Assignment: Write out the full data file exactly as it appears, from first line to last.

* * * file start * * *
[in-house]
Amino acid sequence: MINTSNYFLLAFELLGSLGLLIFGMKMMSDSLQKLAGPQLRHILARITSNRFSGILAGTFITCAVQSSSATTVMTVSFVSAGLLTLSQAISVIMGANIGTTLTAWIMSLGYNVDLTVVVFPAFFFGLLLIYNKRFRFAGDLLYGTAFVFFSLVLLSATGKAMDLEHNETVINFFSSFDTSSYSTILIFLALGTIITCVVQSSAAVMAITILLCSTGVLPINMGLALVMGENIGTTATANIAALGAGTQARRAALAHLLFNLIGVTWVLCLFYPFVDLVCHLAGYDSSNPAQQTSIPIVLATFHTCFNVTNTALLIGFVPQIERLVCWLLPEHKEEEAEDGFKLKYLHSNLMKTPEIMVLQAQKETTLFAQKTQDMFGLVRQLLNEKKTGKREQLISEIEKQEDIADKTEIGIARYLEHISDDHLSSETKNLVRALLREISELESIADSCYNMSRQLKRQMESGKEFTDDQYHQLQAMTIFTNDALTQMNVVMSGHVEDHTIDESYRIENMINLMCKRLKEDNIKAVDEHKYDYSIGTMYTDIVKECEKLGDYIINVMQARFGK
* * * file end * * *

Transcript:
[in-house]
Amino acid sequence: MINTSNYFLLAFELLGSLGLLIFGMKMMSDSLQKLAGPQLRHILARITSNRFSGILAGTFITCAVQSSSATTVMTVSFVSAGLLTLSQAISVIMGANIGTTLTAWIMSLGYNVDLTVVVFPAFFFGLLLIYNKRFRFAGDLLYGTAFVFFSLVLLSATGKAMDLEHNETVINFFSSFDTSSYSTILIFLALGTIITCVVQSSAAVMAITILLCSTGVLPINMGLALVMGENIGTTATANIAALGAGTQARRAALAHLLFNLIGVTWVLCLFYPFVDLVCHLAGYDSSNPAQQTSIPIVLATFHTCFNVTNTALLIGFVPQIERLVCWLLPEHKEEEAEDGFKLKYLHSNLMKTPEIMVLQAQKETTLFAQKTQDMFGLVRQLLNEKKTGKREQLISEIEKQEDIADKTEIGIARYLEHISDDHLSSETKNLVRALLREISELESIADSCYNMSRQLKRQMESGKEFTDDQYHQLQAMTIFTNDALTQMNVVMSGHVEDHTIDESYRIENMINLMCKRLKEDNIKAVDEHKYDYSIGTMYTDIVKECEKLGDYIINVMQARFGK